Well, not quite. From the looks of it, the whole story is a bit more complicated and serves as a nice illustration of the short-term memory of consumers and how that plays with unvalidated assumptions. Be aware when you change user experiences that people will have made up reasons (that may or may not be true) to explain particular application behaviors. When an old assumption that was not correct is illuminated as such, and there is no pre-emptive information sharing about it, people will be confused and upset.
Facebook also says in no uncertain terms that there is absolutely no privacy bug. What people are seeing are old Wall postings, not private messages. A spokesperson told Constine:
“Every report we’ve seen, we’ve gone back and checked. We haven’t seen one report that’s been confirmed [of a private message being exposed]. A lot of the confusion is because before 2009 there were no likes and no comments on wall posts. People went back and forth with wall posts instead of having a conversation [in the comments of single wall post.]“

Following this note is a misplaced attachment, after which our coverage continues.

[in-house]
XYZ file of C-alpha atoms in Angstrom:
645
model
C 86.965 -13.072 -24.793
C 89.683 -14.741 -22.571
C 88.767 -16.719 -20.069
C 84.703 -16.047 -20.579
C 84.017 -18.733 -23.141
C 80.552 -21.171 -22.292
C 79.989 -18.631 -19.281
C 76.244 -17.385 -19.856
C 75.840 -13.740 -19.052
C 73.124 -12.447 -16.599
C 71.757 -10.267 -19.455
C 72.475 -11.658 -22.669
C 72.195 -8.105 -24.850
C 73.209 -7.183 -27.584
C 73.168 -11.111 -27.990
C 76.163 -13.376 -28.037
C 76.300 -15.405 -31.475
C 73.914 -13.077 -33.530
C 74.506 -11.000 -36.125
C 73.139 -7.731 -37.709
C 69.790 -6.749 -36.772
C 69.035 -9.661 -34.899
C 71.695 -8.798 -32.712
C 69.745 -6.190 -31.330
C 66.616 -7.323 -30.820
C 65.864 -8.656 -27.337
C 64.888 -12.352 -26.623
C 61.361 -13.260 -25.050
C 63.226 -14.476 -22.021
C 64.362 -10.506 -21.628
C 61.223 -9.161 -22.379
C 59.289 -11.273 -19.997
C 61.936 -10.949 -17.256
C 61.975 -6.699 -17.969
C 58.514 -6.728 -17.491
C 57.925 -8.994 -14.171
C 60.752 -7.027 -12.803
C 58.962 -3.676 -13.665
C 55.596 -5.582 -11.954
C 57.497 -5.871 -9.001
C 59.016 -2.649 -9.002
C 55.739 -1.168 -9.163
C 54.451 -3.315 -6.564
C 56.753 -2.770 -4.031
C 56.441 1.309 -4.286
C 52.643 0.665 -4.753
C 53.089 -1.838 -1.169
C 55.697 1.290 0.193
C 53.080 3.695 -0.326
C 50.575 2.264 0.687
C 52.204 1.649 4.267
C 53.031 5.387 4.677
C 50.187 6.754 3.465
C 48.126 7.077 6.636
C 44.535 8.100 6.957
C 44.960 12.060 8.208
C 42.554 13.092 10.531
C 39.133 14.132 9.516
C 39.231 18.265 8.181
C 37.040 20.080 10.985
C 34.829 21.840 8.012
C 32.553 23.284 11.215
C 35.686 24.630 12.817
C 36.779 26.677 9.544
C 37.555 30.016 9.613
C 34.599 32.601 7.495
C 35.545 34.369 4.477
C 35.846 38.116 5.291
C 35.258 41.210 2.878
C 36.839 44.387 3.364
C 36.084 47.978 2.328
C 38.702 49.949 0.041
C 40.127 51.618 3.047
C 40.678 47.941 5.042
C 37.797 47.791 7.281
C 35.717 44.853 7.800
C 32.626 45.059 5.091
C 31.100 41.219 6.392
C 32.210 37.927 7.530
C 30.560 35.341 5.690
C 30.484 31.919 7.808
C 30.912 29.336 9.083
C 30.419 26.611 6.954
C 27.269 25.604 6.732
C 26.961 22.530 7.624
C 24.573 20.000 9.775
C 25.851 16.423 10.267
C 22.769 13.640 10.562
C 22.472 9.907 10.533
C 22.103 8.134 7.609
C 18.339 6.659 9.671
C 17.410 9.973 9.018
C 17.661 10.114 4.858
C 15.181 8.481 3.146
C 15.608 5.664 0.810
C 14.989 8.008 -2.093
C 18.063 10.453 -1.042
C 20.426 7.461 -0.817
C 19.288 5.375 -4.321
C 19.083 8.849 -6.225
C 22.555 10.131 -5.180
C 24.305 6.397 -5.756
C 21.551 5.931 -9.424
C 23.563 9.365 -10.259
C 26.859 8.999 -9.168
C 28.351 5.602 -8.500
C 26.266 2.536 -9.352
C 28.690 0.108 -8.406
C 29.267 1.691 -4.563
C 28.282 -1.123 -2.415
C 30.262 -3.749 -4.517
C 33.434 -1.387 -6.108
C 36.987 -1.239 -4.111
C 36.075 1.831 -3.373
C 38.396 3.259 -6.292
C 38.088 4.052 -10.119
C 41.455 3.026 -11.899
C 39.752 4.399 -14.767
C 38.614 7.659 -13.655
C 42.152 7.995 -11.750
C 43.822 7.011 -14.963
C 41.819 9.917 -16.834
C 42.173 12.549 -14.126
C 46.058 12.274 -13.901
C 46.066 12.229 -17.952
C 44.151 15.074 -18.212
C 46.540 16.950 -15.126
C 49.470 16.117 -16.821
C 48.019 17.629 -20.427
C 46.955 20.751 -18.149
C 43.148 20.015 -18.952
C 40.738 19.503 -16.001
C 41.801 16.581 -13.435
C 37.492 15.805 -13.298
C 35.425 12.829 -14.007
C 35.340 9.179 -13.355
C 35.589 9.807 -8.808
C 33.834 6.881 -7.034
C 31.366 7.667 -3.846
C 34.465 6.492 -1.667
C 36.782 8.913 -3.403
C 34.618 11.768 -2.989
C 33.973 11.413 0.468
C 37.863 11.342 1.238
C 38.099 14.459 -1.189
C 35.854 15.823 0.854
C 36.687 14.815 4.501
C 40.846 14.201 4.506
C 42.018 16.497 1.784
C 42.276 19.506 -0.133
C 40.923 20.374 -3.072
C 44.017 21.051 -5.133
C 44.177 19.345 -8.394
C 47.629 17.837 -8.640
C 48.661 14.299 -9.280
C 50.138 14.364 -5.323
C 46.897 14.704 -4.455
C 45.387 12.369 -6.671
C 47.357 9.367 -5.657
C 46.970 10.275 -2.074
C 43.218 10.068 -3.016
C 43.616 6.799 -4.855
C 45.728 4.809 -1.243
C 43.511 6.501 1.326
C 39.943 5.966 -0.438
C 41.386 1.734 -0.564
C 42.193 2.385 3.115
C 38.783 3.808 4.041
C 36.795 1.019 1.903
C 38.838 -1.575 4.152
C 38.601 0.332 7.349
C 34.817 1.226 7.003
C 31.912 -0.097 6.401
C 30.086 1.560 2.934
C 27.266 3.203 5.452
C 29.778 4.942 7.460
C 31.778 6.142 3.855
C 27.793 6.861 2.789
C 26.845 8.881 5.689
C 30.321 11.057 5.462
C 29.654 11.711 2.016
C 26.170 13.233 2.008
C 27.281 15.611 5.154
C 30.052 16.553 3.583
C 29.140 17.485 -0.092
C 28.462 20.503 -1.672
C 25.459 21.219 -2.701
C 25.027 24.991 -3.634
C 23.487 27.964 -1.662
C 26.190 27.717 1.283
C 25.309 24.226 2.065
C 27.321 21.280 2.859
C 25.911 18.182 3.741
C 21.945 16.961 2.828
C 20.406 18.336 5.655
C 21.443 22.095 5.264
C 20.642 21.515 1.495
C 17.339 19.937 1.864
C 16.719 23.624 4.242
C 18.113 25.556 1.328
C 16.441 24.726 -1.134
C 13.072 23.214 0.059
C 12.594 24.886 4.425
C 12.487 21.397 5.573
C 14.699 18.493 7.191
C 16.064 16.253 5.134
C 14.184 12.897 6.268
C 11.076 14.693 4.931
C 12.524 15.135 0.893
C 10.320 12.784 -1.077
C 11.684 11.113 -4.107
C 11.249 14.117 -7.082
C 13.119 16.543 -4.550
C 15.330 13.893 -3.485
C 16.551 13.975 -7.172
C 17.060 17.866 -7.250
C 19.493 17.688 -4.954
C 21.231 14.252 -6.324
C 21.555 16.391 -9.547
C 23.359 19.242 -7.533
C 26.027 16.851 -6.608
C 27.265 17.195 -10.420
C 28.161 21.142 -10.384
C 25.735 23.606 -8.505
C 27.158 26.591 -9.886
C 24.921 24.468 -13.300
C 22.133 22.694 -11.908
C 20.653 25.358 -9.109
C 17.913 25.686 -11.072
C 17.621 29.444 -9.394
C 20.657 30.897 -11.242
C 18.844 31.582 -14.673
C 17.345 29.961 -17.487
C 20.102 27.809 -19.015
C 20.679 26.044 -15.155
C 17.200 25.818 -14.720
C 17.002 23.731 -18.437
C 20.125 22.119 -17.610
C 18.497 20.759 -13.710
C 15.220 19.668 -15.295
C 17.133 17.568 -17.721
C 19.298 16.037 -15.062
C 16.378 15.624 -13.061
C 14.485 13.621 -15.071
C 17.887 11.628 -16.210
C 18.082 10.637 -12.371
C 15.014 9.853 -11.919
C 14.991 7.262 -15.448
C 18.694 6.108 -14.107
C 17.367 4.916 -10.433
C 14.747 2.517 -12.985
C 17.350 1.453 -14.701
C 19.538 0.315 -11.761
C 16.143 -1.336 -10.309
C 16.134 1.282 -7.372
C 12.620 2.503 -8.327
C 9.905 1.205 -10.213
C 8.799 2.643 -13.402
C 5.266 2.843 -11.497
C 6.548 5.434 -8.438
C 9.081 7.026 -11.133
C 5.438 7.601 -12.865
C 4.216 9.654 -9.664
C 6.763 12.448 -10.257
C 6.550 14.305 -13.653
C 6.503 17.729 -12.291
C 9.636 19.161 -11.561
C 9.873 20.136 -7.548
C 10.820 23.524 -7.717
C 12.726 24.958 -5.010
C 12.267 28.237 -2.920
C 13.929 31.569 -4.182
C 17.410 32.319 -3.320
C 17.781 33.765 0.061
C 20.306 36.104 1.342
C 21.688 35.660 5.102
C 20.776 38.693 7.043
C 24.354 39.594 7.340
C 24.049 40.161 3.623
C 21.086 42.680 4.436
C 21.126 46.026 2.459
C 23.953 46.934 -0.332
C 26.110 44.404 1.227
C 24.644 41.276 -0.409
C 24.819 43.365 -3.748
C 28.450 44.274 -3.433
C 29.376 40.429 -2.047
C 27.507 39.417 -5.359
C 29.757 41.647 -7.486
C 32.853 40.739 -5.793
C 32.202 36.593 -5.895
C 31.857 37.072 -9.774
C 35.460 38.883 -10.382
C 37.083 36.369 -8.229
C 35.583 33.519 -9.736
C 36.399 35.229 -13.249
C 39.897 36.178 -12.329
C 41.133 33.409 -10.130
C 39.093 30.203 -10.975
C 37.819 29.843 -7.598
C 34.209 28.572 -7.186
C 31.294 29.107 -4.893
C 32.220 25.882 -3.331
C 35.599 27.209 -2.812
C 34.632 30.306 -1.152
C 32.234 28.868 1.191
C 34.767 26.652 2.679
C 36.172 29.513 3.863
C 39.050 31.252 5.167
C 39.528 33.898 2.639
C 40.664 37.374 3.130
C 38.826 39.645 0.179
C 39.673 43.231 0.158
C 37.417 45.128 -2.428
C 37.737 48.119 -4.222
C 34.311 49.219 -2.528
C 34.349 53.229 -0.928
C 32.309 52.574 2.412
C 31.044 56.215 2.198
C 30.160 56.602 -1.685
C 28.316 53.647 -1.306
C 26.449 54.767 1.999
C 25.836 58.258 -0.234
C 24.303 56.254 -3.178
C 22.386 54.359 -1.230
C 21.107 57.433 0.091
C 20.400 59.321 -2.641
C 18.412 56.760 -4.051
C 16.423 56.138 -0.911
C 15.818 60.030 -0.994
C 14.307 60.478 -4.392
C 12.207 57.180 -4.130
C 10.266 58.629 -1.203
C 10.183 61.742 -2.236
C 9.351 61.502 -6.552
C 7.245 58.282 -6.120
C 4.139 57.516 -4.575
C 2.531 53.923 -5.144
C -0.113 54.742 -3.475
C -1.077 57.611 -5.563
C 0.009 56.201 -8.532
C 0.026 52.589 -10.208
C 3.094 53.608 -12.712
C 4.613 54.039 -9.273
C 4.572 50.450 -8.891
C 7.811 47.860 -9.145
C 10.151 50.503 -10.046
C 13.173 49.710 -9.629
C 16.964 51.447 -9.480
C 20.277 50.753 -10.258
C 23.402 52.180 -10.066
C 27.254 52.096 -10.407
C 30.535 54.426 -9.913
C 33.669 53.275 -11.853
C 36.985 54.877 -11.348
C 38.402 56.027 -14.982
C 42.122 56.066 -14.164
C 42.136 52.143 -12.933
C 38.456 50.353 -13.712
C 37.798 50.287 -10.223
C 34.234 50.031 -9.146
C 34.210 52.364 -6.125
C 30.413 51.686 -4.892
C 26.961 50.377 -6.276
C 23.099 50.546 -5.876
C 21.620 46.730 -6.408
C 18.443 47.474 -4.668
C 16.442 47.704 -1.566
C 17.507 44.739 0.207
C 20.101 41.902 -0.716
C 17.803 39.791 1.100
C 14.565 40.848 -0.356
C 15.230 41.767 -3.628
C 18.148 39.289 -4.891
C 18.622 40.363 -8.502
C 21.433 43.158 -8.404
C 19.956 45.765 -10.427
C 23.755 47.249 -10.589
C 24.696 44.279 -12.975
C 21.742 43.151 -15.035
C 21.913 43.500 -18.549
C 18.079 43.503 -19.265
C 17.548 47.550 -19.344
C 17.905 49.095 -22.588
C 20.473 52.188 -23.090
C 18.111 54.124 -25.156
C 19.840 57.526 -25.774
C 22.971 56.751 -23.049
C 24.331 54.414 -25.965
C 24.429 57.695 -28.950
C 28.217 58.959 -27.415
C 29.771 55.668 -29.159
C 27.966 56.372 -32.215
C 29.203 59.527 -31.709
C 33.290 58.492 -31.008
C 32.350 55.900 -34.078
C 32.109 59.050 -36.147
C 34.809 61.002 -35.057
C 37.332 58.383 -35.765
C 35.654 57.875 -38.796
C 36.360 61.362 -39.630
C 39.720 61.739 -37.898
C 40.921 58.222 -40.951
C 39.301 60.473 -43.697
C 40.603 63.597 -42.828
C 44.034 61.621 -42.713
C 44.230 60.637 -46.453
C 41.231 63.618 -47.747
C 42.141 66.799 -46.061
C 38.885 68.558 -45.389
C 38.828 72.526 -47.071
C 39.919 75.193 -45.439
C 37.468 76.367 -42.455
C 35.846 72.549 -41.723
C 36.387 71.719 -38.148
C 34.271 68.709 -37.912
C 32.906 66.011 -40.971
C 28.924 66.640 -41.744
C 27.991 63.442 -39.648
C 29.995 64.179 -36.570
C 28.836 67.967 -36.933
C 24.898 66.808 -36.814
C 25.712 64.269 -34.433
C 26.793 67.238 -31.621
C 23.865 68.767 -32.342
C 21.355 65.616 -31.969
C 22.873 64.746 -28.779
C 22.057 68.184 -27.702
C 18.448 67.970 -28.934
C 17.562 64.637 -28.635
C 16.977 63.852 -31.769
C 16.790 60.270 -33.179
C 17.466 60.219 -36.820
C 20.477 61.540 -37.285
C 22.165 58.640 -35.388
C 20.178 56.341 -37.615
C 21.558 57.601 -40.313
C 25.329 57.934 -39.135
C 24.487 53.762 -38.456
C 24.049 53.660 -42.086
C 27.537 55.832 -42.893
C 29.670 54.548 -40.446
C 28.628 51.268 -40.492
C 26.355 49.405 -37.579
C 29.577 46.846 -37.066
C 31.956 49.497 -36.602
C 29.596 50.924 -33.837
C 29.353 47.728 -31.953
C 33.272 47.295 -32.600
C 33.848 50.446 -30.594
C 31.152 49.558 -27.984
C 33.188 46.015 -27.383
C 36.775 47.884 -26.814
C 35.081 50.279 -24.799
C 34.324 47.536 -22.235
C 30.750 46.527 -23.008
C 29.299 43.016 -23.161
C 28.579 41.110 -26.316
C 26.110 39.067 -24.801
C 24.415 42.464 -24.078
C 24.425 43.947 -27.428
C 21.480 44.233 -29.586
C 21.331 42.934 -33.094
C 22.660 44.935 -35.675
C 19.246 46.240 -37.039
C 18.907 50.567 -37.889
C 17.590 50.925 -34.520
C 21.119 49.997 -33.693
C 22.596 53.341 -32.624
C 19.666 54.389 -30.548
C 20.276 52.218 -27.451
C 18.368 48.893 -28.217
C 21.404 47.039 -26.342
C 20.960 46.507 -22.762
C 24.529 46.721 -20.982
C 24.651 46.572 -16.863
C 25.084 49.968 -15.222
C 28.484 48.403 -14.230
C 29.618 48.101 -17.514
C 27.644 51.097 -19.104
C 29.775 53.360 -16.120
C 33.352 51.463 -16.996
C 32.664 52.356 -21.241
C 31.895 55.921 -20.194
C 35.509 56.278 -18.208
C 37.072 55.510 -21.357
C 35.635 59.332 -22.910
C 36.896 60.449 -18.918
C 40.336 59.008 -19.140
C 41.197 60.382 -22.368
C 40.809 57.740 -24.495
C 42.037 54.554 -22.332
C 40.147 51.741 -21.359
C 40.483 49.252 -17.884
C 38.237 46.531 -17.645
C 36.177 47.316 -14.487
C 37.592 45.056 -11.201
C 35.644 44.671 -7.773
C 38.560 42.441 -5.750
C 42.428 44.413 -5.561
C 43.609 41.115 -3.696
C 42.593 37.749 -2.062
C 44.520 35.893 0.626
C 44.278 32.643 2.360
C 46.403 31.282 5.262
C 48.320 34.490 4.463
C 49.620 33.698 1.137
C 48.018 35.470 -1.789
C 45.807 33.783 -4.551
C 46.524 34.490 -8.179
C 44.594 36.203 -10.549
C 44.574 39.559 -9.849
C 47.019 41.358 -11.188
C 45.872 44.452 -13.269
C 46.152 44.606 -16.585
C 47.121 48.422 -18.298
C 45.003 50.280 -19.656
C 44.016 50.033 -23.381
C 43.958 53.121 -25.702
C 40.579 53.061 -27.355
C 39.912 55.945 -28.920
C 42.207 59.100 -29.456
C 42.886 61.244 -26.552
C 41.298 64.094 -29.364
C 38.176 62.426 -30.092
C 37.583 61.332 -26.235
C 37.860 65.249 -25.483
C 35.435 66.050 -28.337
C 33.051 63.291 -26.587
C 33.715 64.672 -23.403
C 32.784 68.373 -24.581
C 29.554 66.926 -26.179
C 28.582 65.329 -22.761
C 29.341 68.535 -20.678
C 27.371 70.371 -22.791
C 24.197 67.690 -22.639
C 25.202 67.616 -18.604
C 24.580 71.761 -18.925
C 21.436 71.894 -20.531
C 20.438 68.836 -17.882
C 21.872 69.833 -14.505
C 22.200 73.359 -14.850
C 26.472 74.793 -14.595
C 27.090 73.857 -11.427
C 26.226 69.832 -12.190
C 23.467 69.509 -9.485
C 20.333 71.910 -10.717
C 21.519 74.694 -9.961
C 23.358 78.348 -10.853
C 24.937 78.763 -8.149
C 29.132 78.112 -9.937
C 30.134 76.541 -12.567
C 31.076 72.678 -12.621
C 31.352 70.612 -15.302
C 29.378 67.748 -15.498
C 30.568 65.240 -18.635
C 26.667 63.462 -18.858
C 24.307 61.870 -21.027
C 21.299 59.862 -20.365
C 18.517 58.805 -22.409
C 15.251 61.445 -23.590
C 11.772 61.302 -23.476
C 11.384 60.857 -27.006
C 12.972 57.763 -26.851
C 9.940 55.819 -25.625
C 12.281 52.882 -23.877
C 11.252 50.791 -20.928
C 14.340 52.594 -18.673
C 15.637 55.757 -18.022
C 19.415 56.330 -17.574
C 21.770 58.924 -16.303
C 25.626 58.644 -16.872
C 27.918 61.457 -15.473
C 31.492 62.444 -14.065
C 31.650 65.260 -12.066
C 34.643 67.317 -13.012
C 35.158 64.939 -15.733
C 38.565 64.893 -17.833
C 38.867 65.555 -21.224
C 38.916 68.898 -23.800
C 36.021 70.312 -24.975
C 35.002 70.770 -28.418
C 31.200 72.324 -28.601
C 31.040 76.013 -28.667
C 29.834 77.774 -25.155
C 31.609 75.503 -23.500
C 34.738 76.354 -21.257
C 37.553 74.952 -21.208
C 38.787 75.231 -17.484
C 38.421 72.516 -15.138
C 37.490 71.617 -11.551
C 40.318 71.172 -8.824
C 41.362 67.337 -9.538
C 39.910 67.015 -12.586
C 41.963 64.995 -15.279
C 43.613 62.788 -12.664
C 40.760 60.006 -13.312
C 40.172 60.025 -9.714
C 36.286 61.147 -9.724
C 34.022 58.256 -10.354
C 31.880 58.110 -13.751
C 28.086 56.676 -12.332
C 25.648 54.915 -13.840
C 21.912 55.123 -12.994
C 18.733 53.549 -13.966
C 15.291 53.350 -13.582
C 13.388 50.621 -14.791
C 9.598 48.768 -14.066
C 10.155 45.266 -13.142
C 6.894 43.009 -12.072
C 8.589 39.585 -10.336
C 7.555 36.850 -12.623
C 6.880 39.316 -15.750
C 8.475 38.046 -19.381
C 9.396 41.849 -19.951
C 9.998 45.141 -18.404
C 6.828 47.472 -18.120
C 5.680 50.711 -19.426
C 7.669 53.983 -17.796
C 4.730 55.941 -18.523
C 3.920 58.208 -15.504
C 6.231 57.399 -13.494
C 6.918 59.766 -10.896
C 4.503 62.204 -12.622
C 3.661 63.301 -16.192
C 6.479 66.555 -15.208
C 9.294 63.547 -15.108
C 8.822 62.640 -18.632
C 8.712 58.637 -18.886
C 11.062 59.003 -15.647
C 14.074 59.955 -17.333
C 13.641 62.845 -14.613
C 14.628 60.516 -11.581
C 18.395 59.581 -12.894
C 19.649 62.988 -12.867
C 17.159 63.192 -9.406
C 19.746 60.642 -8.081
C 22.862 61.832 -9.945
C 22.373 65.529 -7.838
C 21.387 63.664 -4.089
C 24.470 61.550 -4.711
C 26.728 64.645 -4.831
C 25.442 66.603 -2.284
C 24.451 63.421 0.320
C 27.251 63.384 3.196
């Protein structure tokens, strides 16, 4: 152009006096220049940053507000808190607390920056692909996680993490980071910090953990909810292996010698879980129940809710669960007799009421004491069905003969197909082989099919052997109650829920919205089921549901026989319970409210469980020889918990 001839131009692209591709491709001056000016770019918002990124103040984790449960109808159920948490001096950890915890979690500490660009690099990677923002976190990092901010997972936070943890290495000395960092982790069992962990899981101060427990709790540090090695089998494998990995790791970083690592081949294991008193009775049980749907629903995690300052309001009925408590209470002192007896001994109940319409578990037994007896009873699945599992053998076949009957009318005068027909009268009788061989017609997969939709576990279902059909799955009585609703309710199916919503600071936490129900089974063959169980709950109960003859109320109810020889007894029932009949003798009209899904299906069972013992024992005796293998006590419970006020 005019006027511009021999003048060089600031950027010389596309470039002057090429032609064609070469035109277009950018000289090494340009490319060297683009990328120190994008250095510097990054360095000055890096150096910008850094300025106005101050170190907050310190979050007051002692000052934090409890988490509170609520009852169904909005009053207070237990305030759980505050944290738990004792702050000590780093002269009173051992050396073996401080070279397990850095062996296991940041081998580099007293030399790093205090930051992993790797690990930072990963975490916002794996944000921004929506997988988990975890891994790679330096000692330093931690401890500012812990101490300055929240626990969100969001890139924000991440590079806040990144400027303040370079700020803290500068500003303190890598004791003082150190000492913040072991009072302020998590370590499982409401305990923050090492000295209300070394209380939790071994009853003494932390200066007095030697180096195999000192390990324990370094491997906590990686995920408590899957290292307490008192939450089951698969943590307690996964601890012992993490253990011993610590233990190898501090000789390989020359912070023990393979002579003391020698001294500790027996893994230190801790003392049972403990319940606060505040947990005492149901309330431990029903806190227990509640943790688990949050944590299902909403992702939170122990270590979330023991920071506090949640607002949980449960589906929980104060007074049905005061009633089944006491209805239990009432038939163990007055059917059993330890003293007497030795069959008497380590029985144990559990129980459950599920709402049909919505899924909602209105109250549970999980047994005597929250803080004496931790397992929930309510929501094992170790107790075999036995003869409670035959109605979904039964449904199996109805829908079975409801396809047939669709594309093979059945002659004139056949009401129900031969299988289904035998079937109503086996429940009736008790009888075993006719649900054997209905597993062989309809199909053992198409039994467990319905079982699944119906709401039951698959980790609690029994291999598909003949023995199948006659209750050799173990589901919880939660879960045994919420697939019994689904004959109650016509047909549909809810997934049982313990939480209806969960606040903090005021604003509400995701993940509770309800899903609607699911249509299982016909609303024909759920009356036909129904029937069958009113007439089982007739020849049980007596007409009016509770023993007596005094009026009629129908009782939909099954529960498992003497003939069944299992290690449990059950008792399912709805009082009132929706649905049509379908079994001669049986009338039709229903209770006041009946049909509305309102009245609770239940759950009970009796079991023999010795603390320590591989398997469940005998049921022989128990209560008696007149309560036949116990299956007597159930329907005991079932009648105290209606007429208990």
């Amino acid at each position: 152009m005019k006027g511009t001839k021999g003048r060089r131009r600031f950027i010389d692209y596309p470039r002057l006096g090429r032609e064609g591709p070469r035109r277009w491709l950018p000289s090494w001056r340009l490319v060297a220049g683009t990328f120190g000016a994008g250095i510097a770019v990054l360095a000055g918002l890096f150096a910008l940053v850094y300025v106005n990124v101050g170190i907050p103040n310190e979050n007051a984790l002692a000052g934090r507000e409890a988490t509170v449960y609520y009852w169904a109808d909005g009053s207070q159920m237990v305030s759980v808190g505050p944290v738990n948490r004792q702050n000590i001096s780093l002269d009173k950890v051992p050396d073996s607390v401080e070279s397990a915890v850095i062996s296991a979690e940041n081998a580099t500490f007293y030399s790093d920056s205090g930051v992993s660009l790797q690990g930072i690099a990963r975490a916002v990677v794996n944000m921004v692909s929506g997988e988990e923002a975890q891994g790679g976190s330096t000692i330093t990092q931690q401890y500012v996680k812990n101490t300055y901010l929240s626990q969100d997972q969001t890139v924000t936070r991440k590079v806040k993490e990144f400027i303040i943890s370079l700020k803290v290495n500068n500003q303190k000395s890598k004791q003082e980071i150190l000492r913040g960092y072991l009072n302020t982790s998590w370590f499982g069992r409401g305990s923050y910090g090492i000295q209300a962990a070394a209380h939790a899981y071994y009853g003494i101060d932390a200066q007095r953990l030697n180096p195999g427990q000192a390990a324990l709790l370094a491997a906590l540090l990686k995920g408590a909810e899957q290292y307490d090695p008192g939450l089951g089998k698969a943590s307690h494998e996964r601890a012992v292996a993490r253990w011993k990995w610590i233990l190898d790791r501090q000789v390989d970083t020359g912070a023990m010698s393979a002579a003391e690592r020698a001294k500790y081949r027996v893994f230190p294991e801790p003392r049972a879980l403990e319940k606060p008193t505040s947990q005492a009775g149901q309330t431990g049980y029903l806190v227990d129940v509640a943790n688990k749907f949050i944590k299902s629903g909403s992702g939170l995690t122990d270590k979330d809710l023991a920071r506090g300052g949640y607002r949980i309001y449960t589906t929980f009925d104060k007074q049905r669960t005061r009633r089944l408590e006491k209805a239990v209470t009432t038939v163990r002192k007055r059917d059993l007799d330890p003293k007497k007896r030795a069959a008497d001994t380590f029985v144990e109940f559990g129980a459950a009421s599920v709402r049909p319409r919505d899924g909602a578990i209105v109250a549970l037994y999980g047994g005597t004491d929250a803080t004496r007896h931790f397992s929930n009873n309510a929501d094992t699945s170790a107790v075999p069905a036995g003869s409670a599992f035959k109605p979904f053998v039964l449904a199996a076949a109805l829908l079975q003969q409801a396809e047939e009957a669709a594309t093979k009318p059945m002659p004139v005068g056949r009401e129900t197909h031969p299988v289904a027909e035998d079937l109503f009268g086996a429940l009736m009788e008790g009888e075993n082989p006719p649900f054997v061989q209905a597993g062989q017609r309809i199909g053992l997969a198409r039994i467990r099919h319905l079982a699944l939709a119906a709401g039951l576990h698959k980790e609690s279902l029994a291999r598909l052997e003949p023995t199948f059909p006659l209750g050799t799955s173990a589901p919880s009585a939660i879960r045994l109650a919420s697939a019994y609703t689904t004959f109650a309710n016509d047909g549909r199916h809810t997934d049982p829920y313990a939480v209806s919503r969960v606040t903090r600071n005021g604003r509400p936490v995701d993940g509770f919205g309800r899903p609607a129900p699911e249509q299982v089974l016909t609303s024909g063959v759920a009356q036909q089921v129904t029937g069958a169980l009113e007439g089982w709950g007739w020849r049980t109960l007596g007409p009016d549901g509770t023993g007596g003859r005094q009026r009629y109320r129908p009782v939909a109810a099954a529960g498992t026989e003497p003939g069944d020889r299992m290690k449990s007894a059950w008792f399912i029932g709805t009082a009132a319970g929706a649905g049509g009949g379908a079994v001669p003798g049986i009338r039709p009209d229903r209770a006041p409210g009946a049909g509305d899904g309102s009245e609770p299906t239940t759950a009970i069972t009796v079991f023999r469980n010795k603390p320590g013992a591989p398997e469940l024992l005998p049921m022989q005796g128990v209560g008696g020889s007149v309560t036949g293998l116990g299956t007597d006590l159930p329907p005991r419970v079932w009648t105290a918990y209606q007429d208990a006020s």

Facebook users worldwide today are claiming that private messages sent in 2008 and 2009 are now publicly viewable on their Timeline profile pages. A news story about the issue was first posted by Metro France, and was afterward picked up by sites like The Next Web and TechCrunch.
Facebook said to The Verge:
“A small number of users raised concerns after what they mistakenly believed to be private messages appeared on their Timeline. Our engineers investigated these reports and found that the messages were older wall posts that had always been visible on the users’ profile pages. Facebook is satisfied that there has been no breach of user privacy.”
– Randall Noval